Mine and my husband’s parents, at least on our mothers’ side, farmed. Our mothers worked on the farm along side their parents and siblings. But they decided to move off the farm and built lives in the city. But my husband and I both have memories of driving tractors and doing child appropriate farm chores. Why am I sharing this? Because as most of my readers know, we bought a five acre track of land with the intention of moving out of town to get away from ridiculous city ordinances. What started out as away to escape the noise and the pressure has turned into an idea of having a small subsistence farm with the hope that it one day may turn profitable.

The problem is of course, being two generations off the farm, other than knowing how to plant a garden, drive a tractor, care for and prepare chickens, and run barbed wire fence, Husby and I know absolutely nothing. And with many of our family members thinking we’re stupid city people, there are few people to ask advice from. But as I get older the desire to return to the farm and to grow things with my own hands grows stronger. The fields of corn I drive past to go to work make me wistful, and the tractors I have to slow down for on the state highways while at work make me wish I was behind the wheel of a piece of off-highway equipment, not my work truck.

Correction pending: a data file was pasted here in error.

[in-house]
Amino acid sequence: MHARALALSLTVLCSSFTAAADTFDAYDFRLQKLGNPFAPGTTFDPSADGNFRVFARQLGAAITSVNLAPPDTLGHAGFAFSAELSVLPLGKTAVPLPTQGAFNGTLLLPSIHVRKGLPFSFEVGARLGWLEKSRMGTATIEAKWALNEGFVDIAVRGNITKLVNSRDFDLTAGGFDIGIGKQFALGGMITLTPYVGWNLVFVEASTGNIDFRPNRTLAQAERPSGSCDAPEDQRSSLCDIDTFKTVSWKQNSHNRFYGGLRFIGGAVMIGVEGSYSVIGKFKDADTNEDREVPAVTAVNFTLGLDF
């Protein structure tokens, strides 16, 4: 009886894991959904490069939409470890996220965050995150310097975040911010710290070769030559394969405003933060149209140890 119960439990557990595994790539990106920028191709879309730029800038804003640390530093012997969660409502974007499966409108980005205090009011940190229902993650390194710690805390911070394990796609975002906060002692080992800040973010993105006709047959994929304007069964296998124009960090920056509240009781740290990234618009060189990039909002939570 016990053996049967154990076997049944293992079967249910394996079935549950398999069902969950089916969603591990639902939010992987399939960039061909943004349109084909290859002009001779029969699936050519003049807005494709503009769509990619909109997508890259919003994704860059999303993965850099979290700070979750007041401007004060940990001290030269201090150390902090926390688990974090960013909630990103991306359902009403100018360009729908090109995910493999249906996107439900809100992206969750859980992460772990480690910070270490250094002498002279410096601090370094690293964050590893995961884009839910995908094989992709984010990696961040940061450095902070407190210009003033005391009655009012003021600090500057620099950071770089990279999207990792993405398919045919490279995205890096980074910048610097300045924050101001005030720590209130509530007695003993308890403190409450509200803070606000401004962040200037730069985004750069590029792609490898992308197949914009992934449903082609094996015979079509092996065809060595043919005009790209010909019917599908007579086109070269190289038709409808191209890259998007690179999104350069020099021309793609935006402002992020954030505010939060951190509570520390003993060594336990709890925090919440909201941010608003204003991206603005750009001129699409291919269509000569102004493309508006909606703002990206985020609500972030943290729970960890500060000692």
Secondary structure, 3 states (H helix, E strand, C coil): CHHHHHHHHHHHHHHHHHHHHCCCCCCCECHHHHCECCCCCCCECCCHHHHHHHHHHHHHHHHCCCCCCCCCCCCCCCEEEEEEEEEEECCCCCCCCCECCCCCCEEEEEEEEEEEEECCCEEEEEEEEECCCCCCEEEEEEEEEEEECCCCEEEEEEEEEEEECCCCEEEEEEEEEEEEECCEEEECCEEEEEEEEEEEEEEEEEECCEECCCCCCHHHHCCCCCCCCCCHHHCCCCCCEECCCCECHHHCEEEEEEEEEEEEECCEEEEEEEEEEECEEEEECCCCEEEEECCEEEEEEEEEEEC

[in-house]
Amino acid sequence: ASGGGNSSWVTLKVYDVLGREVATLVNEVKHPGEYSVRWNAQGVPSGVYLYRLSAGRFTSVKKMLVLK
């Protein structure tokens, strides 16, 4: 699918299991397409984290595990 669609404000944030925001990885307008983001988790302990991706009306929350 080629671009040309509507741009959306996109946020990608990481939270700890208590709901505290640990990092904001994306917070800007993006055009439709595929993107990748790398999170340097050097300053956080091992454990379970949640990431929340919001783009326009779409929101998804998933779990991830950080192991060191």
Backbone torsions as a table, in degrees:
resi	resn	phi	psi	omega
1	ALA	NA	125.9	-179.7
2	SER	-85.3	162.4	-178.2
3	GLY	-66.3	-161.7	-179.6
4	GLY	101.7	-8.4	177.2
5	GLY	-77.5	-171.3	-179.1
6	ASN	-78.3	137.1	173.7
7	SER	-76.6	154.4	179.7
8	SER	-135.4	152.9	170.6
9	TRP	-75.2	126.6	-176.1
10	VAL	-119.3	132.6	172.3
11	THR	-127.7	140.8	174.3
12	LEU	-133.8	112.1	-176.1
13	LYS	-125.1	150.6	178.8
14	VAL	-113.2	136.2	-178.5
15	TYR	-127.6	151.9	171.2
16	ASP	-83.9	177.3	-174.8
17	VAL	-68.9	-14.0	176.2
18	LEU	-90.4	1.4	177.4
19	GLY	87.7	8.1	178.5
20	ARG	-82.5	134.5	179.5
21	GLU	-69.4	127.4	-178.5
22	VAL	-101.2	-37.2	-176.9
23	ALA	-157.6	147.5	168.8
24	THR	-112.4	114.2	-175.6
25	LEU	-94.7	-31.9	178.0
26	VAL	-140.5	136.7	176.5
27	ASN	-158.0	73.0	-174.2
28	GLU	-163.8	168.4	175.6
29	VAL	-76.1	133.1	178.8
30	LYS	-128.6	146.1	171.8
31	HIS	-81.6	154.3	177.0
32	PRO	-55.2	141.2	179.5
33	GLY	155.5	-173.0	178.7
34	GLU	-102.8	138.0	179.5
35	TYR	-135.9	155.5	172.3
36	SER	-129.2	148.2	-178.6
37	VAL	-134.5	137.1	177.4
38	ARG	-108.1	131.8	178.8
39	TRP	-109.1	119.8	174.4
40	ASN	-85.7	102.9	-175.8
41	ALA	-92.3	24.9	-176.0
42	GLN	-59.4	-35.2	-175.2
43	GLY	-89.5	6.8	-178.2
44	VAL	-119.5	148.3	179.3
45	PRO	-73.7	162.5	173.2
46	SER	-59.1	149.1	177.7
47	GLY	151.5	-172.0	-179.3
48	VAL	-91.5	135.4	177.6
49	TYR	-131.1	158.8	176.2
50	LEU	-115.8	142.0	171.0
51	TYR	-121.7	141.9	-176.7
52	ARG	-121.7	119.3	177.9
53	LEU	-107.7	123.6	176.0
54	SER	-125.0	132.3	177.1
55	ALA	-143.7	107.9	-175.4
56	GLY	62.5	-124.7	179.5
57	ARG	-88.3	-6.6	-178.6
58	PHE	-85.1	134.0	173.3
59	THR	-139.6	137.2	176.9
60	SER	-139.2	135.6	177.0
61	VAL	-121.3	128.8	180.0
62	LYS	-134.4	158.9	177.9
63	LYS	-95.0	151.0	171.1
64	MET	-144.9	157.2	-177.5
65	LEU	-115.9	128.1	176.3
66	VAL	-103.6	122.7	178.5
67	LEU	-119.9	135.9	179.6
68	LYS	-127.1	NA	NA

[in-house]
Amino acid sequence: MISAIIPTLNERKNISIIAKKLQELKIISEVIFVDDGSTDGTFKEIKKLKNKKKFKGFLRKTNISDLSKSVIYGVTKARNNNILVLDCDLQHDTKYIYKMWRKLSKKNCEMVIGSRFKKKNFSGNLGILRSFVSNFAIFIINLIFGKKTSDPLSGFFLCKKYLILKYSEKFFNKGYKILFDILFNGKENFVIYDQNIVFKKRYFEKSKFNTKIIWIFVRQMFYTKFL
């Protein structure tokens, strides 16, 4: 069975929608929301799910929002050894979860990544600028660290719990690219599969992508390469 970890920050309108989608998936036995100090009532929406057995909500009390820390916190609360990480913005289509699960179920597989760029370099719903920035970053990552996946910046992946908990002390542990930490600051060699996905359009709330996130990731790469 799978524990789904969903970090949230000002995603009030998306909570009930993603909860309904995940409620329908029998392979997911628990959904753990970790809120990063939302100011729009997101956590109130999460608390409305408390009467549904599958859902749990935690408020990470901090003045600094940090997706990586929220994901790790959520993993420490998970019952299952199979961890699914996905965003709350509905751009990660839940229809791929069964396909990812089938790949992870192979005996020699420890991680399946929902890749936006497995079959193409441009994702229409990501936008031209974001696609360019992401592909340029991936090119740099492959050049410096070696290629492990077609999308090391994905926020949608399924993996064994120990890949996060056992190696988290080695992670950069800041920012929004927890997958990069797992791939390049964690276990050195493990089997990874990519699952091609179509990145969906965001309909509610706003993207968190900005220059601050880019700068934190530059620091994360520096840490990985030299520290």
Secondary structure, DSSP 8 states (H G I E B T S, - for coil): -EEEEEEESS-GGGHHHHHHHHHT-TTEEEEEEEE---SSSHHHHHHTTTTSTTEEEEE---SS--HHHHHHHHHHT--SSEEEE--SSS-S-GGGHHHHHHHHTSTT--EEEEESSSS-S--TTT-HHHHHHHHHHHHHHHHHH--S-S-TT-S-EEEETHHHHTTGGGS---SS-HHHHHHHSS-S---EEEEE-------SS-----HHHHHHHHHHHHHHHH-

This journey that we have decided to travel down, starting first with a half acre of vegetable gardening and a few fruit trees and working up to chickens and then hopefully pigs or goats, is not going to be easy and we’re going to screw up a few times. That’s why we’re going to keep our day jobs for awhile, though Husby will probably always keep his. We’re also going to have to commute farm for awhile since we have no house out there yet and can’t afford to build one just yet since we bought the land free and clear. But even if all we ever have is some chickens and a garden patch, I can be happy, knowing that we tried.